Sunday, April 05, 2020
Despatches from an economy operatng at two-thirds of normal
Posted by David Smith at 09:00 AM
Category: David Smith's other articles

My regular column is available to subscribers on www.thesundaytimes.co.uk This is an excerpt.

It is a big and difficult question. How much is the economy being shut down by the lockdown? Is very little happening, as it can easily seem, or is quite a lot of activity happening alongside social distancing and a huge increase in the number of people working from home? How much below normal are we?

And, as importantly, which I shall come on to, is it possible to increase the amount of economic activity that is taking place? Let me be clear, I am not about to join the ranks of the irresponsible, and advocate that we ignore the virus and carry on as normal for the sake of the economy. But there may be room for a bit of nuance in this debate, to gradually bring on stream some activities that have been suspended as a result of the government’s measures.

Let me start with the first question. How much below normal is the economy operating at? It is a question where the usual visual aids do not work. If you looked at the station car park not far from my home, you would conclude that normal activity has slumped by 90%, with just a handful of cars where it is normally packed out.

There are, of course, good reasons for that, as there are for the slump in all forms of transport in recent weeks. So I am indebted to the economists at the Centre for Economics and Business Research (CEBR) for an innovative attempt to estimate just how much is being lost at present.

Gradually in coming weeks more statistical information will emerge, though it will be harder for the Office for National Statistics (ONS) and others to collect the normal run of data as a result of shutdown measures. We know the second quarter of the year, which has just started, will be awful for the economy, but it will be a while before we know just how awful.

The CEBR’s approach, carried out by economists Daryn Park and Owen Good, was to look at the nearly 100 detailed sectors of the economy, on the basis of the standard industrial classification, and assign each a score. For some, economic activity was continuing as normal, with most employees still in work. For many others, most workers had been sent home and were still working, and were reckoned to be "producing" at 90% of normal. A final category was where workers had been sent home and, by nature of their job, were not producing anything.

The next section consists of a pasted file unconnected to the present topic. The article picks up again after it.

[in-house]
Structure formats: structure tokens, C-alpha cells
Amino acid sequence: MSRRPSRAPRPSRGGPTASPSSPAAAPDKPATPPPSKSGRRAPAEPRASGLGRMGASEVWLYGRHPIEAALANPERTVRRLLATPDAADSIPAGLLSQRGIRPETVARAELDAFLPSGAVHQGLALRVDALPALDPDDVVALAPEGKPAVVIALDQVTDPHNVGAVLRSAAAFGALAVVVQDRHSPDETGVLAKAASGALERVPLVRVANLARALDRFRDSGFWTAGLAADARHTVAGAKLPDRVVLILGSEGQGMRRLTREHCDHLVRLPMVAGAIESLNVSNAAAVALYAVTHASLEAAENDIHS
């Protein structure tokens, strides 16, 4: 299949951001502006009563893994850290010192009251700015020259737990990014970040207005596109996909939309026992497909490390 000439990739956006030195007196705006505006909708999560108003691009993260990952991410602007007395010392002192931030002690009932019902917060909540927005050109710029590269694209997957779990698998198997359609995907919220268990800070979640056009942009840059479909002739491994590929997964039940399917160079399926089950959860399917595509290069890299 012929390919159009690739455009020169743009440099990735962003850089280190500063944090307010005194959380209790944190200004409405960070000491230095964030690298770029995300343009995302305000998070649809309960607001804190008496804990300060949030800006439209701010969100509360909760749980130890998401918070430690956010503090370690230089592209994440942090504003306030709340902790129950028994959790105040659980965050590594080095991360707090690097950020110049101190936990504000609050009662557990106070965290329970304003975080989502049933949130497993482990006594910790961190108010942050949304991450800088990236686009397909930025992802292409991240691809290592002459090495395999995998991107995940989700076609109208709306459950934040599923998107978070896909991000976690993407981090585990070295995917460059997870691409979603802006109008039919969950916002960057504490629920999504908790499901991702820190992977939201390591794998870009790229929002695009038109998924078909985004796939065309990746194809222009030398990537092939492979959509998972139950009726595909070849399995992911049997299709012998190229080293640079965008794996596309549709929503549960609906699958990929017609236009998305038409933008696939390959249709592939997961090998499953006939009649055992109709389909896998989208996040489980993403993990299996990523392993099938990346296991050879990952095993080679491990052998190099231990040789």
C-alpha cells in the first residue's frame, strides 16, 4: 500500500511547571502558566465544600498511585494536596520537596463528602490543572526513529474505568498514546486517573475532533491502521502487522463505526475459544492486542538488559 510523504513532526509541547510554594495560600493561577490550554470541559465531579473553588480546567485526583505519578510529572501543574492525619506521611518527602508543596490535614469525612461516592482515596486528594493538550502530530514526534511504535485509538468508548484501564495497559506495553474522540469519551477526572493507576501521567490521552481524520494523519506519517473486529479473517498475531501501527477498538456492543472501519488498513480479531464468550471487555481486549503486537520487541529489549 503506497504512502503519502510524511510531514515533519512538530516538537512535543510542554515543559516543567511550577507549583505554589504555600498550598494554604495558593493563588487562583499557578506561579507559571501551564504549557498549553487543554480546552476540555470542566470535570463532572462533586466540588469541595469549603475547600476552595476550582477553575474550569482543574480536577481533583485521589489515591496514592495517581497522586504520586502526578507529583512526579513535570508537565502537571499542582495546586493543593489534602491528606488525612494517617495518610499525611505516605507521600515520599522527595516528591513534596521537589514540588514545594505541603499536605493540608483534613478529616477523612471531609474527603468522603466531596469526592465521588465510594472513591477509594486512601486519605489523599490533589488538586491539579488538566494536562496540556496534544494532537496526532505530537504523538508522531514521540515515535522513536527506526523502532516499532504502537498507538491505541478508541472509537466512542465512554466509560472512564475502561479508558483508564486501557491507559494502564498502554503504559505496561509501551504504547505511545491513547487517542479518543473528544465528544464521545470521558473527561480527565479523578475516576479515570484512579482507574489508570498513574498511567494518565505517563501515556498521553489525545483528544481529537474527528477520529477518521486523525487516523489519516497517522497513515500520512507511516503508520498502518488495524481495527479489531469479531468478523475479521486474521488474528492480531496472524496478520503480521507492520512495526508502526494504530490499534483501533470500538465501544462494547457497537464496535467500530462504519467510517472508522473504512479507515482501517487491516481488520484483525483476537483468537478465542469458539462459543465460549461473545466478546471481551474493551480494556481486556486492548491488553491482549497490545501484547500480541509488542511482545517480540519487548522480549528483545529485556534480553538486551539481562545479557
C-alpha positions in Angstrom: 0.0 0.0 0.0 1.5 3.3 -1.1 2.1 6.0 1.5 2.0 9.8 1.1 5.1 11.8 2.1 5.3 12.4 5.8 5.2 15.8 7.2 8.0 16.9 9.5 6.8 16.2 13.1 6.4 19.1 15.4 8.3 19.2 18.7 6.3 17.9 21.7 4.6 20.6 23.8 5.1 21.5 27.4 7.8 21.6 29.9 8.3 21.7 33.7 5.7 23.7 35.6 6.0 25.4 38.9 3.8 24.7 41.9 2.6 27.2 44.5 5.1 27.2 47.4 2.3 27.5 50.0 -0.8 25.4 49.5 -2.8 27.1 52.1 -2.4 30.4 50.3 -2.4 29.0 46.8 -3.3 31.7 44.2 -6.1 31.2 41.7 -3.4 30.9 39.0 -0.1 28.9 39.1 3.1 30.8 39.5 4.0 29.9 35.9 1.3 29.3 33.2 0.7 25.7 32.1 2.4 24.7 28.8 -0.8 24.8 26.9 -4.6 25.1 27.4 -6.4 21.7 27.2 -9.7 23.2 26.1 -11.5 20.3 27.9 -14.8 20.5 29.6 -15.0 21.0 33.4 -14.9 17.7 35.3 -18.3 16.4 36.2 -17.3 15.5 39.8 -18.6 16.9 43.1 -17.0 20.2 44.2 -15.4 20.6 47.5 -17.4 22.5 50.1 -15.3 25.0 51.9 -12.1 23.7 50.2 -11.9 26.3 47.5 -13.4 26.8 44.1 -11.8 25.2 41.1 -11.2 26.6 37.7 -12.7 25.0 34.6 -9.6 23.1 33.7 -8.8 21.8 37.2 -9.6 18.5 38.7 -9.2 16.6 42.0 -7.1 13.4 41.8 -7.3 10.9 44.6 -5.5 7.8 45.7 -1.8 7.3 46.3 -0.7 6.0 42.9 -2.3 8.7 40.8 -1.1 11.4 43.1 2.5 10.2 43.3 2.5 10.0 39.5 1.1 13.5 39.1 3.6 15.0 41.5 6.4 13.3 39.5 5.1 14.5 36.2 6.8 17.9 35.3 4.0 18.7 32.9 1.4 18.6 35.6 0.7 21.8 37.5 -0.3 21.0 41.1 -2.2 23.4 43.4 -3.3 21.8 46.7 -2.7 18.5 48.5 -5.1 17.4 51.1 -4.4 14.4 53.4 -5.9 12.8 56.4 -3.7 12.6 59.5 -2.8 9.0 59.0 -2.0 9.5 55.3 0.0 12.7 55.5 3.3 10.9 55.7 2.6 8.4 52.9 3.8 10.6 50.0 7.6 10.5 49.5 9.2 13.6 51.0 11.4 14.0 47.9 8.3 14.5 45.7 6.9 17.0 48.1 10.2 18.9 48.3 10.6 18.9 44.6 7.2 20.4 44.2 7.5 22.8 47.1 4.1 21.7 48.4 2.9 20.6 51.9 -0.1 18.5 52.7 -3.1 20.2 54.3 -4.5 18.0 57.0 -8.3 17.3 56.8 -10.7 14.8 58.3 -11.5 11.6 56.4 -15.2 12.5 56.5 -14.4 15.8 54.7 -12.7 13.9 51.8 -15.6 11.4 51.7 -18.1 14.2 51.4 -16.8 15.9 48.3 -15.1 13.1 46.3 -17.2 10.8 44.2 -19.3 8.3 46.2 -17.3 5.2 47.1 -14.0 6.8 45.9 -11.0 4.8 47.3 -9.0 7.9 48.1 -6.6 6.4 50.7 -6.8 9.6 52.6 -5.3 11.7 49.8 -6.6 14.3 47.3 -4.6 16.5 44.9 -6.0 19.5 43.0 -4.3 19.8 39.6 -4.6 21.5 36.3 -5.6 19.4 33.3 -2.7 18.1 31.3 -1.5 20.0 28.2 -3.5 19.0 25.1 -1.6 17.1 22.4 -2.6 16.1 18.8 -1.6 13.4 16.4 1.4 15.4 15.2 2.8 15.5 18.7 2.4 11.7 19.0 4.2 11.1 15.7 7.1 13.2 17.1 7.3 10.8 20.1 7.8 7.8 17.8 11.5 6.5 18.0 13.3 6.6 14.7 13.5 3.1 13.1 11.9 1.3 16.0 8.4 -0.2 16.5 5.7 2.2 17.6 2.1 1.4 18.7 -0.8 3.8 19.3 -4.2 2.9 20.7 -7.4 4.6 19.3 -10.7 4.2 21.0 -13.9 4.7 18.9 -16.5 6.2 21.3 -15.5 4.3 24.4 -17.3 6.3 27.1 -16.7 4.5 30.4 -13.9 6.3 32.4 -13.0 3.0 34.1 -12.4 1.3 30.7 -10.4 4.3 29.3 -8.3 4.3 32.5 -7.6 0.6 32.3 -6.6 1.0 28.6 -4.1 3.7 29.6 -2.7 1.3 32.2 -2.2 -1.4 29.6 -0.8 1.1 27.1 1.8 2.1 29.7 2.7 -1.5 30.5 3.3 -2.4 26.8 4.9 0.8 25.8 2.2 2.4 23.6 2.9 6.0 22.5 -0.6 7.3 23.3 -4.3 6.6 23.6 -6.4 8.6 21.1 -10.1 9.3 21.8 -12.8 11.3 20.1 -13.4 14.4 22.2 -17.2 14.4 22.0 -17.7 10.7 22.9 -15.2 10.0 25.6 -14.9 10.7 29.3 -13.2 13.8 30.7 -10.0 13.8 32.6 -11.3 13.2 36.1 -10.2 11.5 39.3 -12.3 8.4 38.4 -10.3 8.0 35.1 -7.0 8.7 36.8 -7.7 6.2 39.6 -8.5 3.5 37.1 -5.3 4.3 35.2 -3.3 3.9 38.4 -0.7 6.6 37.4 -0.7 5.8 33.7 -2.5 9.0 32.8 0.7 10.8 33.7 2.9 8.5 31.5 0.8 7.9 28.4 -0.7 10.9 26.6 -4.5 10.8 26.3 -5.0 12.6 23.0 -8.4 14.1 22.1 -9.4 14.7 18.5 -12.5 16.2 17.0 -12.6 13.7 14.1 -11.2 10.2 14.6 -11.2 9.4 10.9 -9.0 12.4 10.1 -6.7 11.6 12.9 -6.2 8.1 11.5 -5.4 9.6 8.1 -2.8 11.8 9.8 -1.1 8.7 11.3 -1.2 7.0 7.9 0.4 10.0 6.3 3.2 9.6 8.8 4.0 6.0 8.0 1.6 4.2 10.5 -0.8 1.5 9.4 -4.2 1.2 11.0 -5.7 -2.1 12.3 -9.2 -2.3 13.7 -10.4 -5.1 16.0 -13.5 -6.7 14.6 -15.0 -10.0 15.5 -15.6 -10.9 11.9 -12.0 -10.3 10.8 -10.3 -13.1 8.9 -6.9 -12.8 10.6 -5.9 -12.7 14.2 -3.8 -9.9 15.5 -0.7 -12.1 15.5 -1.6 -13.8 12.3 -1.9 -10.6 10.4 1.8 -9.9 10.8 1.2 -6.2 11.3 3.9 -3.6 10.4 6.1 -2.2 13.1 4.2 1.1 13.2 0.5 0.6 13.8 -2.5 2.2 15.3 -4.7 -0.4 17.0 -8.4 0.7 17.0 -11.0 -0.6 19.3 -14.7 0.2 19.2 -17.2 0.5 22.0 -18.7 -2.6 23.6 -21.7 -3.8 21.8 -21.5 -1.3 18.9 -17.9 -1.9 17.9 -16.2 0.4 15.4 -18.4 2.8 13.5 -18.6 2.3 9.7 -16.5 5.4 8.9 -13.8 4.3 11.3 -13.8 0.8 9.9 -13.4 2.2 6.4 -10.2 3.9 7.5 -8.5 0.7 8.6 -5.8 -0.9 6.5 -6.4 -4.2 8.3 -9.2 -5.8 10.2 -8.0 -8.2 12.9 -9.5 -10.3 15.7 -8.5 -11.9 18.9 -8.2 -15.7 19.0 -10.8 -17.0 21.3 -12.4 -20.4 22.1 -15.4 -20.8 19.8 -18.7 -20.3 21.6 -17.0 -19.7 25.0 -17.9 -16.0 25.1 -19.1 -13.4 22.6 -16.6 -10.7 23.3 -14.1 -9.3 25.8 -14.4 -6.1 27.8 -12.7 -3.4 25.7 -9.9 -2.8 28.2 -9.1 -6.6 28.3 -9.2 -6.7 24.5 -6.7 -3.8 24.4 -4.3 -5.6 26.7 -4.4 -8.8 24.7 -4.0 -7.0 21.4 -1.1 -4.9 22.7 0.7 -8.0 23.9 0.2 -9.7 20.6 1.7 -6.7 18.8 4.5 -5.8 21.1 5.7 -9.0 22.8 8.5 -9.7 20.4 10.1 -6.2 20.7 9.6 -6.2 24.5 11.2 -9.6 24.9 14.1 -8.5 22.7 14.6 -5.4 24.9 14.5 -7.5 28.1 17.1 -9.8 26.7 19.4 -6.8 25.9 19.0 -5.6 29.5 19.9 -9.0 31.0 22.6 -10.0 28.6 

After looking at whether the sectors could produce, they then did a separate analysis of whether at present there was likely to be any demand for the sector’s products. Their final estimate of the sector’s lost output took both production constraints and the likely change demand into account.

The results showed sharp differences in the scope for different sectors of the economy to carry on at anything like normal. Most sectors are on track to lose a significant proportion of normal output, though a small number; healthcare, pharmaceuticals and food retail, will do more than usual.

The broad results, taking aggregated sectors of the economy, are that during the lockdown the percentage of output lost will be 14% in agriculture, 60% in mining and quarrying, 69% in manufacturing, 10% in electricity and gas supply, zero in water and sewerage, 50% in construction, 58% in wholesale and retail, 39% in transport, 79% in accommodation and food services, 7% in information and communication, 18% in finance and insurance, 20% in real estate, 10% in professional and scientific activities, 46% in education and 81% in arts, entertainment and education.

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Sunday, March 29, 2020
Whatever it takes - but with an eye on the public finances
Posted by David Smith at 09:00 AM
Category: David Smith's other articles

My regular column is available to subscribers on www.thesundaytimes.co.uk This is an excerpt.

For those of us who were not around at the time, one of the most impressive things that happened during the Second World War was that, even when the outcome was highly uncertain, planning for a post-war future took place. The Beveridge report, which formed the basis of the post-war welfare state, was published by the wartime coalition government in December 1942. The Bretton Woods conference in America, which put into place the post-war architecture of the international economic and monetary system, notably the International Monetary Fund and World Bank, was in July 1944.

The coronavirus crisis is not a war, though it has been widely described as our biggest peacetime challenge since then, including by the prime minister. It has not yet reached its peak.

The view of most economists is that there is a path to the other side and that this year’s terrible numbers will be followed by a strong bounce next year, partly a statistical effect arising from year-on-year comparisons with the very weak numbers in prospect for coming months.

Some, it should be said, are gloomier. Nouriel Roubini, who made his name during the global financial crisis, and became known as Dr Doom, warned last week of “persistent depression and runaway financial market meltdown” as a result of “uncontained pandemics, insufficient economic-policy arsenals” and other risks.